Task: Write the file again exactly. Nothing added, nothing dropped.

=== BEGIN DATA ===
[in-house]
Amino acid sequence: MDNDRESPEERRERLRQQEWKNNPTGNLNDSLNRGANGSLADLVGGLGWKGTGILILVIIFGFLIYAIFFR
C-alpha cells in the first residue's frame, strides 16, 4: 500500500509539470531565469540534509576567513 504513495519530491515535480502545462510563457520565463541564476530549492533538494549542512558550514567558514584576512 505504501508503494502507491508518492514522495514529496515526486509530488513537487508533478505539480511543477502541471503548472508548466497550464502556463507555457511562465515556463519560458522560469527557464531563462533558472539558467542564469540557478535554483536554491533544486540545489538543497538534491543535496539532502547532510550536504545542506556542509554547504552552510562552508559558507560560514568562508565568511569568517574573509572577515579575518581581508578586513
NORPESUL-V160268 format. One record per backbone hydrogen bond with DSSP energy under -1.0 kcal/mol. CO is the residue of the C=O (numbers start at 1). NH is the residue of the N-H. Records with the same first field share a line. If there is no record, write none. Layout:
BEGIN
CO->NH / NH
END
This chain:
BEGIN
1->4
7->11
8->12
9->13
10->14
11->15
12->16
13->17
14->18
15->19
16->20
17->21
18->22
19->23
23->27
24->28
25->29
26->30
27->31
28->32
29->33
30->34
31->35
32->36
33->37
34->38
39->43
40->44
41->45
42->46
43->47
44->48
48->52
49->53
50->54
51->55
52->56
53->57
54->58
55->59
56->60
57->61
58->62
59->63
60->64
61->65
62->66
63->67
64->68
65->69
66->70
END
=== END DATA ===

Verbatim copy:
[in-house]
Amino acid sequence: MDNDRESPEERRERLRQQEWKNNPTGNLNDSLNRGANGSLADLVGGLGWKGTGILILVIIFGFLIYAIFFR
C-alpha cells in the first residue's frame, strides 16, 4: 500500500509539470531565469540534509576567513 504513495519530491515535480502545462510563457520565463541564476530549492533538494549542512558550514567558514584576512 505504501508503494502507491508518492514522495514529496515526486509530488513537487508533478505539480511543477502541471503548472508548466497550464502556463507555457511562465515556463519560458522560469527557464531563462533558472539558467542564469540557478535554483536554491533544486540545489538543497538534491543535496539532502547532510550536504545542506556542509554547504552552510562552508559558507560560514568562508565568511569568517574573509572577515579575518581581508578586513
NORPESUL-V160268 format. One record per backbone hydrogen bond with DSSP energy under -1.0 kcal/mol. CO is the residue of the C=O (numbers start at 1). NH is the residue of the N-H. Records with the same first field share a line. If there is no record, write none. Layout:
BEGIN
CO->NH / NH
END
This chain:
BEGIN
1->4
7->11
8->12
9->13
10->14
11->15
12->16
13->17
14->18
15->19
16->20
17->21
18->22
19->23
23->27
24->28
25->29
26->30
27->31
28->32
29->33
30->34
31->35
32->36
33->37
34->38
39->43
40->44
41->45
42->46
43->47
44->48
48->52
49->53
50->54
51->55
52->56
53->57
54->58
55->59
56->60
57->61
58->62
59->63
60->64
61->65
62->66
63->67
64->68
65->69
66->70
END